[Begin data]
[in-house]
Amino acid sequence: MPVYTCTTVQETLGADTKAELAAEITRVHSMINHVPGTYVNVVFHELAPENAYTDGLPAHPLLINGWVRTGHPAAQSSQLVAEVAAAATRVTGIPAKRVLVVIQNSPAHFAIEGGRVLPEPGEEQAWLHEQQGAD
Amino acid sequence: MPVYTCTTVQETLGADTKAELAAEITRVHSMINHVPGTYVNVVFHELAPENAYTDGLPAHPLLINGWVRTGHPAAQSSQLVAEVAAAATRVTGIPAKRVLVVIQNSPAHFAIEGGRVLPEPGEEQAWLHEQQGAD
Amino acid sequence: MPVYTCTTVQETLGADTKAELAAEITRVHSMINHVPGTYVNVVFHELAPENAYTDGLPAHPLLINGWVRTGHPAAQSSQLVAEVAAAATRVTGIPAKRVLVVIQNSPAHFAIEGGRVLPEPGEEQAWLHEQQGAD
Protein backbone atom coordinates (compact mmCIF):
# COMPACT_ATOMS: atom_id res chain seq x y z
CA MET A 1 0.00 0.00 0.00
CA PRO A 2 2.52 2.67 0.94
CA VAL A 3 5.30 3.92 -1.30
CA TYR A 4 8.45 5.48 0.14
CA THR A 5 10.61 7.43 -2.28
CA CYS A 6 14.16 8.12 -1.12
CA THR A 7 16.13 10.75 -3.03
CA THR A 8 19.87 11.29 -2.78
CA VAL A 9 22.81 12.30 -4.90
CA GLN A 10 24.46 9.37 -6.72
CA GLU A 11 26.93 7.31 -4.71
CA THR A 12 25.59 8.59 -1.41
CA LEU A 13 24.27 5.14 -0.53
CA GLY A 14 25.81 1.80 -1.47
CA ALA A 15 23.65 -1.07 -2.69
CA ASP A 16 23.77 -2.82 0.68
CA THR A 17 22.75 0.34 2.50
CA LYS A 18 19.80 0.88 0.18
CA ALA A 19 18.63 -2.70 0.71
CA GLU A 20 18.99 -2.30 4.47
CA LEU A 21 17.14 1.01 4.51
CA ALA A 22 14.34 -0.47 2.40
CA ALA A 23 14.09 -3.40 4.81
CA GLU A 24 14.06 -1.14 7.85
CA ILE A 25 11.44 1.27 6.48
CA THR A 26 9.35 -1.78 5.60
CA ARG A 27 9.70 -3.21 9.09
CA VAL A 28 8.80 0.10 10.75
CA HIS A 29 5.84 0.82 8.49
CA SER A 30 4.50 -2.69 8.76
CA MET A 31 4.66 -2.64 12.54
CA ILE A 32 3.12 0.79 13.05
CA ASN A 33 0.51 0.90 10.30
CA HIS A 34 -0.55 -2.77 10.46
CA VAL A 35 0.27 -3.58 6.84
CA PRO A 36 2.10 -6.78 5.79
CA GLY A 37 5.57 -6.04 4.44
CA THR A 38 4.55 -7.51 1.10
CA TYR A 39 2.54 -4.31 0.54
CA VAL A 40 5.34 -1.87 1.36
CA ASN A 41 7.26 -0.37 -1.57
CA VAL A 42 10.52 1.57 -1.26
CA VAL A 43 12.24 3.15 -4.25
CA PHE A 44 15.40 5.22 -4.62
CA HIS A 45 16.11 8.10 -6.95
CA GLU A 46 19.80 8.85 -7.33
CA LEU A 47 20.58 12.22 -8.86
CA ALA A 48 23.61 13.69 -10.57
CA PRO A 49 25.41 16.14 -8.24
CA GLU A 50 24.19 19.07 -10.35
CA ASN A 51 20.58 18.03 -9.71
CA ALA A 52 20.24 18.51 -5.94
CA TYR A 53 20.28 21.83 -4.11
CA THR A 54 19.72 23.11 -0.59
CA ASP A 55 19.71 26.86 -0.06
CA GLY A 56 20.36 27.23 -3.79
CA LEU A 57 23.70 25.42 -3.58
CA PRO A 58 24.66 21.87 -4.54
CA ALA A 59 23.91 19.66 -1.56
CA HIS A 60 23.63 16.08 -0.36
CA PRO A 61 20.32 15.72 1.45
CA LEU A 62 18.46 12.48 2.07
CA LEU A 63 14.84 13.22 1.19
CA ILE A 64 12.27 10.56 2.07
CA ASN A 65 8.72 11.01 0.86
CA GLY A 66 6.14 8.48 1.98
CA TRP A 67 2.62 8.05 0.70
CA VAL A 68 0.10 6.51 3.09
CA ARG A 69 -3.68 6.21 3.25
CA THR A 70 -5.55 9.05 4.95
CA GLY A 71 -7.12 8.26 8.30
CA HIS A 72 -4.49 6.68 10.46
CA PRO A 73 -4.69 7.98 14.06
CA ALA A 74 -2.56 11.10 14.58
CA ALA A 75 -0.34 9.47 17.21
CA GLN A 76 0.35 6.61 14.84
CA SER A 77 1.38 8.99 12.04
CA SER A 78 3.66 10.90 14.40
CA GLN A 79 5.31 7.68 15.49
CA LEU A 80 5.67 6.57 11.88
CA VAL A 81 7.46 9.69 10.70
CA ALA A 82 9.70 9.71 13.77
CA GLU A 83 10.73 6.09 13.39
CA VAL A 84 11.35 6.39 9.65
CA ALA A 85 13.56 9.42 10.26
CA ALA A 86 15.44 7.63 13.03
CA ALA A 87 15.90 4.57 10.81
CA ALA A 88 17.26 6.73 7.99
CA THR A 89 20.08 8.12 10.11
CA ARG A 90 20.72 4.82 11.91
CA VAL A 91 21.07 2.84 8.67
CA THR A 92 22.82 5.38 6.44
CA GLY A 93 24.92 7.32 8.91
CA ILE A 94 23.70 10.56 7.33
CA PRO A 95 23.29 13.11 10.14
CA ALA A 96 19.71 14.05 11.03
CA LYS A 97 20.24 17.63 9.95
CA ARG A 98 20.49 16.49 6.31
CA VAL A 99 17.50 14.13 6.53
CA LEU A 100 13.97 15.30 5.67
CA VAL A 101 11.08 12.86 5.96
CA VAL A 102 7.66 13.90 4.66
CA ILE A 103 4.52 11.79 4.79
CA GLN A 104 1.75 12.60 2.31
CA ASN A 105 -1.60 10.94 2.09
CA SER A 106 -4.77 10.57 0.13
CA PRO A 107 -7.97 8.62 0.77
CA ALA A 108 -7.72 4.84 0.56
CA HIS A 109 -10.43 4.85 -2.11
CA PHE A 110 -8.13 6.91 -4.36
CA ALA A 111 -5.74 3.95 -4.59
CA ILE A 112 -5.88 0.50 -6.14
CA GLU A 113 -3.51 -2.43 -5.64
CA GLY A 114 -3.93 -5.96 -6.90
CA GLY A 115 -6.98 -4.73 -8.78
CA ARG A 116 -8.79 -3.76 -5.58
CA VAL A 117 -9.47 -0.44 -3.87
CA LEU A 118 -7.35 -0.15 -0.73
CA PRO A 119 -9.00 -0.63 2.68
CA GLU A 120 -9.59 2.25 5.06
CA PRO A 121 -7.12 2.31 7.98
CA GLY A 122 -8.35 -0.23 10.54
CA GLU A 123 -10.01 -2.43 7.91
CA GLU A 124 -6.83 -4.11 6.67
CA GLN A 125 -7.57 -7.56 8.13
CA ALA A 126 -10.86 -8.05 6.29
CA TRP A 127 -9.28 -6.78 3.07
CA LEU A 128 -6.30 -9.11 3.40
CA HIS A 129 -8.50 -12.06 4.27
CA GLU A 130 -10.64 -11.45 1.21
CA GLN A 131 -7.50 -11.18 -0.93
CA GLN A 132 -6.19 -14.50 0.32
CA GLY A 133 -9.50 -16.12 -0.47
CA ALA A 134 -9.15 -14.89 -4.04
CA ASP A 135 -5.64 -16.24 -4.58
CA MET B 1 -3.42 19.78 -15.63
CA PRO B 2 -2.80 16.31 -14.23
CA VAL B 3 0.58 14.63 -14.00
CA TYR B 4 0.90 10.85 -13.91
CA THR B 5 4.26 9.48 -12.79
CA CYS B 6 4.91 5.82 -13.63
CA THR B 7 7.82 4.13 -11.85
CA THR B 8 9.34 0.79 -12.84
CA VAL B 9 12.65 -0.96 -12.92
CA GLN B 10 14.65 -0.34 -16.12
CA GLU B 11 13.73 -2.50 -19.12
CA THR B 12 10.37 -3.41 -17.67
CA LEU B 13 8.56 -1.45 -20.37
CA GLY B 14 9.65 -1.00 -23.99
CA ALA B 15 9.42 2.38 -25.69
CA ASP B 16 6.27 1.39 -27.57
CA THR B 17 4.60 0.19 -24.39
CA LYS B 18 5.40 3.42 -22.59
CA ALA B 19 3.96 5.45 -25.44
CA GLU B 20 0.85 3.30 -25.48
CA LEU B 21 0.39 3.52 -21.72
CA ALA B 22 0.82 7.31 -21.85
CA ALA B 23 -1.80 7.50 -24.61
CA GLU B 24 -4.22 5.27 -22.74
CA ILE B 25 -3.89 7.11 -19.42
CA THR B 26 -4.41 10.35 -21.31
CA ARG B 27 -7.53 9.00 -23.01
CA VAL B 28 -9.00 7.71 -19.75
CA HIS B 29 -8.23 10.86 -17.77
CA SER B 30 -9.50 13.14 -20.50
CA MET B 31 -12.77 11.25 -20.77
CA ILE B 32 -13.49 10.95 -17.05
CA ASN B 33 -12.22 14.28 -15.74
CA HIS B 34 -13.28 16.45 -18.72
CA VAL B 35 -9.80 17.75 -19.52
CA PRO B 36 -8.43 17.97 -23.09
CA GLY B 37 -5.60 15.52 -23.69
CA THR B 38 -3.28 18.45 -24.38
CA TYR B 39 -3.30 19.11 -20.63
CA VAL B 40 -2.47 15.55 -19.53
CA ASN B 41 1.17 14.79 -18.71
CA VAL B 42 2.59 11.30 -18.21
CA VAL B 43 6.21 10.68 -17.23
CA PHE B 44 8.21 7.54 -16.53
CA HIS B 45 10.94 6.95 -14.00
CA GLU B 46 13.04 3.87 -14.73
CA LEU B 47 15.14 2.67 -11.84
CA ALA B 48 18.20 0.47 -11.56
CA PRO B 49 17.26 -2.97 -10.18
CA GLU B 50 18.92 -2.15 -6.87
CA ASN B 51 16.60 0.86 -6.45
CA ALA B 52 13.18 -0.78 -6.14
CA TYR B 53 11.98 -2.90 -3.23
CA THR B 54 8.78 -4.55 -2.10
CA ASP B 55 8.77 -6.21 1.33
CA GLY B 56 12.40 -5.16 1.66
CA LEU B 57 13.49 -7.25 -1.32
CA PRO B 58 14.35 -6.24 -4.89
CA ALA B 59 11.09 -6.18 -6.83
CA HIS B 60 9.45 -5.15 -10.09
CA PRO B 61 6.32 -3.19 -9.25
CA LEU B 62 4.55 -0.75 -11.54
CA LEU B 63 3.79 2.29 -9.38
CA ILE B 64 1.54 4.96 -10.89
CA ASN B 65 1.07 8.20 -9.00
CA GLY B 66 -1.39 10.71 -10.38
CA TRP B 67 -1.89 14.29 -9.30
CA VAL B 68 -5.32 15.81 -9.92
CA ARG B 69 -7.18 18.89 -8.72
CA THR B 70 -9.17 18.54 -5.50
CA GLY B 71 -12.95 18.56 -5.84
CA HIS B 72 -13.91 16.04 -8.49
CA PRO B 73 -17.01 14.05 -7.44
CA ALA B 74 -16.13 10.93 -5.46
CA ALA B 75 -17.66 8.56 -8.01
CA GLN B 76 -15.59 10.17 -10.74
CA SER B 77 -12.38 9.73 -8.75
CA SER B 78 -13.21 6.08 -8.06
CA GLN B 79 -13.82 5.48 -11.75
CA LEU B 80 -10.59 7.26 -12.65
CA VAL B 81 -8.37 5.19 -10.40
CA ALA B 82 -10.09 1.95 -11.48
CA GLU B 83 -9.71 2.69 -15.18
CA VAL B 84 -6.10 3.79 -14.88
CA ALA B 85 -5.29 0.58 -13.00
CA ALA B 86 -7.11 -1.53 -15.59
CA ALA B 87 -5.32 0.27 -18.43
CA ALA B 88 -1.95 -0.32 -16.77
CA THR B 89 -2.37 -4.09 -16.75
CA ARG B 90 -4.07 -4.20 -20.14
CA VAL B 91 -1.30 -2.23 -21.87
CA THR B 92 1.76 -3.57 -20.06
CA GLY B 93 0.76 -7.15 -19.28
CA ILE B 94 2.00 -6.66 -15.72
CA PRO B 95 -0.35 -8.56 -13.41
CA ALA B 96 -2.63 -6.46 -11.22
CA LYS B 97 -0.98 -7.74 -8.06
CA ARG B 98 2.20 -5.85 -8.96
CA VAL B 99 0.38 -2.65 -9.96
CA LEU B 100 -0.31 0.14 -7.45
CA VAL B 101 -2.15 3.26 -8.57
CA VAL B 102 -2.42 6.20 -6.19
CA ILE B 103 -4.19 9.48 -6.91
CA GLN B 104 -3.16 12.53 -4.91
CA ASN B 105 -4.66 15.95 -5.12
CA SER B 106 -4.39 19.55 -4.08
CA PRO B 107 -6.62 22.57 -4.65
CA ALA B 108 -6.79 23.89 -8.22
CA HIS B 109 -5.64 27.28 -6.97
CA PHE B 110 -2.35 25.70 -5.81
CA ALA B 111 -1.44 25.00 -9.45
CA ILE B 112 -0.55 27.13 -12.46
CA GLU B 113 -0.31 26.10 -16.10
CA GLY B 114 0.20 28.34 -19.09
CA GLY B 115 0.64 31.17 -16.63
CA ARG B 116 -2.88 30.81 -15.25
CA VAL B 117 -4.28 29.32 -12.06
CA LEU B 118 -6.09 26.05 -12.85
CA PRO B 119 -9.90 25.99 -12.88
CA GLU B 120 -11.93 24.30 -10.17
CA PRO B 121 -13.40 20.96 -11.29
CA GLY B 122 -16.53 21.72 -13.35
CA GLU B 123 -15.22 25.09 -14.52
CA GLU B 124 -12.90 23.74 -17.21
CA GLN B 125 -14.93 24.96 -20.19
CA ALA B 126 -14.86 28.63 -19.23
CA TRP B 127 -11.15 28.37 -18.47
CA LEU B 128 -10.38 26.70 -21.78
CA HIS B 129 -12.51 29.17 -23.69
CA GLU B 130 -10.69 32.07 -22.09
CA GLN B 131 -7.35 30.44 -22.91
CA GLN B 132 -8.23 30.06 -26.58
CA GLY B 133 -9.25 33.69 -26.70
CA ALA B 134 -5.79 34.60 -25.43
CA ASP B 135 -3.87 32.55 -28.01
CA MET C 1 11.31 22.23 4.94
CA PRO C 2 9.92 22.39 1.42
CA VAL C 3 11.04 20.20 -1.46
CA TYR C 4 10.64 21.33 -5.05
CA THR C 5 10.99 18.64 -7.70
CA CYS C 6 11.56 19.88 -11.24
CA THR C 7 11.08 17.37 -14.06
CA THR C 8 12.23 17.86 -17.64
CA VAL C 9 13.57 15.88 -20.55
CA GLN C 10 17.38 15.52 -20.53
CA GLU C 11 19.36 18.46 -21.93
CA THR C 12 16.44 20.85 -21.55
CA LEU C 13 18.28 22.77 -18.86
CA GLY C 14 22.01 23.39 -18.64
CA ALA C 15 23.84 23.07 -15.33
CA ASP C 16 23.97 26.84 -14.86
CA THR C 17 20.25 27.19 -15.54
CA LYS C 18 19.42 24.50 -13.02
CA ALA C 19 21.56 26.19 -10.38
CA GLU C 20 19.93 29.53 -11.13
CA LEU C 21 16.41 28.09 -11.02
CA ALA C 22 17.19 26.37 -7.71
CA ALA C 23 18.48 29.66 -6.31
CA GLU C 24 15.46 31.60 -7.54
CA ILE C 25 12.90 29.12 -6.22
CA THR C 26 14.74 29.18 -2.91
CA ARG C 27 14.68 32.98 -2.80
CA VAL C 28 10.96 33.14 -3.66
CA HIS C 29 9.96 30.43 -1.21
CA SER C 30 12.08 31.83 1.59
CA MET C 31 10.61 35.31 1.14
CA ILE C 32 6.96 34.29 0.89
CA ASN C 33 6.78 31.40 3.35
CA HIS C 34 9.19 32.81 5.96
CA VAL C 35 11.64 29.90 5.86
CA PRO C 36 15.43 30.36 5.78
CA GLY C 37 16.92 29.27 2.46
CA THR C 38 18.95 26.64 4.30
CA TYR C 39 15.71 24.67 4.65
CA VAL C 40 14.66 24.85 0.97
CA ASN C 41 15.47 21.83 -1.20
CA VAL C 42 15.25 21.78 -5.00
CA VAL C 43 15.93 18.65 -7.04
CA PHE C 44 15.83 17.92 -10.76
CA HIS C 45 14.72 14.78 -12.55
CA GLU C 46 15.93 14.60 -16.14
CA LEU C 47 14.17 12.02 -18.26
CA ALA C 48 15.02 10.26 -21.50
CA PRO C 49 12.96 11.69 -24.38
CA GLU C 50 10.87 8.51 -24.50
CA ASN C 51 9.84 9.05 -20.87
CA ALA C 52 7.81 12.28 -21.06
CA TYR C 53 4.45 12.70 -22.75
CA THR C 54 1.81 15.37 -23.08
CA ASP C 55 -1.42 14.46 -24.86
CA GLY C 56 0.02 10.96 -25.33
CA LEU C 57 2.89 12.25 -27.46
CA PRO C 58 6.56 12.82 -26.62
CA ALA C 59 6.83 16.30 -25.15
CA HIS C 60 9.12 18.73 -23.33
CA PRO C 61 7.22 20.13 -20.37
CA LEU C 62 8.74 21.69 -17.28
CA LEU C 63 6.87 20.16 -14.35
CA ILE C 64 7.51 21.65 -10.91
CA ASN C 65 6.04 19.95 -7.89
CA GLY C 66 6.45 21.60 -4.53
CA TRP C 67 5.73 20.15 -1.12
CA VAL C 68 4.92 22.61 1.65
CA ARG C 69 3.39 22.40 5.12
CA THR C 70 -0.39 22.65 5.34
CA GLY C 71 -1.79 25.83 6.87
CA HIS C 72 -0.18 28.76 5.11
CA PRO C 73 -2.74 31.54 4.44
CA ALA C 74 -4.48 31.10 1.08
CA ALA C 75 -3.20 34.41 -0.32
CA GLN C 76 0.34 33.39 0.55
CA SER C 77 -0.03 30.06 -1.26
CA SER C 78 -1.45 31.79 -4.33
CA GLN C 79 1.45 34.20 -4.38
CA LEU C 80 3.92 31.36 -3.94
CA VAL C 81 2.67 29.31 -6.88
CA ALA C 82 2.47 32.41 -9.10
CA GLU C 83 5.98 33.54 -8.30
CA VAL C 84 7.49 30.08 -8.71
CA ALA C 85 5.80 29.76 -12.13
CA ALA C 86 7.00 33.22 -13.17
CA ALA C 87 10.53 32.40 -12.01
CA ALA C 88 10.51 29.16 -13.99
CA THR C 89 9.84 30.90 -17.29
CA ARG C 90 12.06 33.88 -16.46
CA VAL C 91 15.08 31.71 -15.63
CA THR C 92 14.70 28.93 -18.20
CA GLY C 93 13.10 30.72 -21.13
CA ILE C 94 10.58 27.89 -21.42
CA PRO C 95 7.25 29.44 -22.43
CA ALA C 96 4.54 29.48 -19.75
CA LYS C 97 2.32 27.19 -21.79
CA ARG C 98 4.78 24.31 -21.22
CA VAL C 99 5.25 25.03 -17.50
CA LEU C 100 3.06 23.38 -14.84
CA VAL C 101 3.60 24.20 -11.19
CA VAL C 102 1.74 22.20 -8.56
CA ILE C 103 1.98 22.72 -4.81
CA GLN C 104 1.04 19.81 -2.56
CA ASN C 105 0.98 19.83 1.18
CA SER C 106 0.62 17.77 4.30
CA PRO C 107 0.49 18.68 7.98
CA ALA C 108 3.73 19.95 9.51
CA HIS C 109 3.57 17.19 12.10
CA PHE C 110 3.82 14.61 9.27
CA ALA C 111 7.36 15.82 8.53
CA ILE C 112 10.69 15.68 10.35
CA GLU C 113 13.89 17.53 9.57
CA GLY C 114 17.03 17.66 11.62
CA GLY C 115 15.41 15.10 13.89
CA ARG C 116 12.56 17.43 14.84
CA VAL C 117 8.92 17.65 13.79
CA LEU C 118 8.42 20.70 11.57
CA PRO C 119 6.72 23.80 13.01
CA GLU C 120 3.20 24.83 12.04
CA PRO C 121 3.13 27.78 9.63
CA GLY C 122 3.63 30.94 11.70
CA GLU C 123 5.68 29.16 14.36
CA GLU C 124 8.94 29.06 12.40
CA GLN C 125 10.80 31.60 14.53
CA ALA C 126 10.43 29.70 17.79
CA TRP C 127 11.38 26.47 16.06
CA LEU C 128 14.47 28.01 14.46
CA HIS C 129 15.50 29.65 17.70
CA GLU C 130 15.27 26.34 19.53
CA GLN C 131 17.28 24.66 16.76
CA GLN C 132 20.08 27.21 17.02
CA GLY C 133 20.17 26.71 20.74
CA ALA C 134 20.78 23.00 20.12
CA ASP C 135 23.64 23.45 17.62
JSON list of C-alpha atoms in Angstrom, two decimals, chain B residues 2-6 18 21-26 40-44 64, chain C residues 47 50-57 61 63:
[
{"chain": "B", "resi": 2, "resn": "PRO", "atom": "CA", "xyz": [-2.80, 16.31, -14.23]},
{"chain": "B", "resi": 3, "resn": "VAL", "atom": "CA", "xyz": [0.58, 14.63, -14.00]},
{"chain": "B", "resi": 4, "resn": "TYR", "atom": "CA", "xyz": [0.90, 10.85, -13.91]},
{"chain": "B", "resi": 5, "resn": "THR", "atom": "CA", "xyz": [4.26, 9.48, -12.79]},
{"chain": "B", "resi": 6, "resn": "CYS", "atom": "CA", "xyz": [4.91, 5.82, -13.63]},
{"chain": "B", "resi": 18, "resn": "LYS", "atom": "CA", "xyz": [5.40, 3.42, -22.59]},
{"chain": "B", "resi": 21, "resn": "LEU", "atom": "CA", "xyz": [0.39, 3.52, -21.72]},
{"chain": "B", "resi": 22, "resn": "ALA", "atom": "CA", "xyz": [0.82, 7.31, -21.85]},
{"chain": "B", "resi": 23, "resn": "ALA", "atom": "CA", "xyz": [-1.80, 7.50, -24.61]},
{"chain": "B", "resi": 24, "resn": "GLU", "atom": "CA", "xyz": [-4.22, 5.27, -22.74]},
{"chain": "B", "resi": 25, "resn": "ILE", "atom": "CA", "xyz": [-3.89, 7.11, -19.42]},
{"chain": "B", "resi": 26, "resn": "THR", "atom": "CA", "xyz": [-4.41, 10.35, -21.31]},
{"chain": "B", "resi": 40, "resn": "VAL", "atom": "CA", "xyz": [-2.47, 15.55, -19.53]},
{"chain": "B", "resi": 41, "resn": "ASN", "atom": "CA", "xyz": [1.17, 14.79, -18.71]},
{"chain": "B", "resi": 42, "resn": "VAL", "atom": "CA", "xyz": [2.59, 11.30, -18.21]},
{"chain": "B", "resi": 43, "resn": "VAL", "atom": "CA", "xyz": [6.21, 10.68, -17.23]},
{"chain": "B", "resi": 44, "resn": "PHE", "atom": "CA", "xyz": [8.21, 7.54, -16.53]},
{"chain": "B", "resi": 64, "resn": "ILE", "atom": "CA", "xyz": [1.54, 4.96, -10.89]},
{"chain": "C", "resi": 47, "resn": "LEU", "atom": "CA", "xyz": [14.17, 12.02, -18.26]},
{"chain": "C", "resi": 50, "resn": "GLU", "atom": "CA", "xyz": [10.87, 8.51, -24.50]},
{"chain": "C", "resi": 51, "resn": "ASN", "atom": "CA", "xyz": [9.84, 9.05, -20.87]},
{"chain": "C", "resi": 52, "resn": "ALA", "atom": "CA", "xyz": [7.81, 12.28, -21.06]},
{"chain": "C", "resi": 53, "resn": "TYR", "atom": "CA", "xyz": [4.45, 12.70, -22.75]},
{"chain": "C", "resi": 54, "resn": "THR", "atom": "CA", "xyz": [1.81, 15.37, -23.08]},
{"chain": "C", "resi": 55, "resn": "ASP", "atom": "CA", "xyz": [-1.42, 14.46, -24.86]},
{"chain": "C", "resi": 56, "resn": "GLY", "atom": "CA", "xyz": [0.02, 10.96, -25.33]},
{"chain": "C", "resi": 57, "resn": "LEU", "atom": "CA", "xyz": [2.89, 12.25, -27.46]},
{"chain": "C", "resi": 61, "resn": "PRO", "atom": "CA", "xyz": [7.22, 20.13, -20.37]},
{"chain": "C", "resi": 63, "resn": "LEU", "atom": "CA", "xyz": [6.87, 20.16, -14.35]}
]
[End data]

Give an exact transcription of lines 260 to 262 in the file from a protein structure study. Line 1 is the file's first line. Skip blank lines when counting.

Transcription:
CA PRO B 119 -9.90 25.99 -12.88
CA GLU B 120 -11.93 24.30 -10.17
CA PRO B 121 -13.40 20.96 -11.29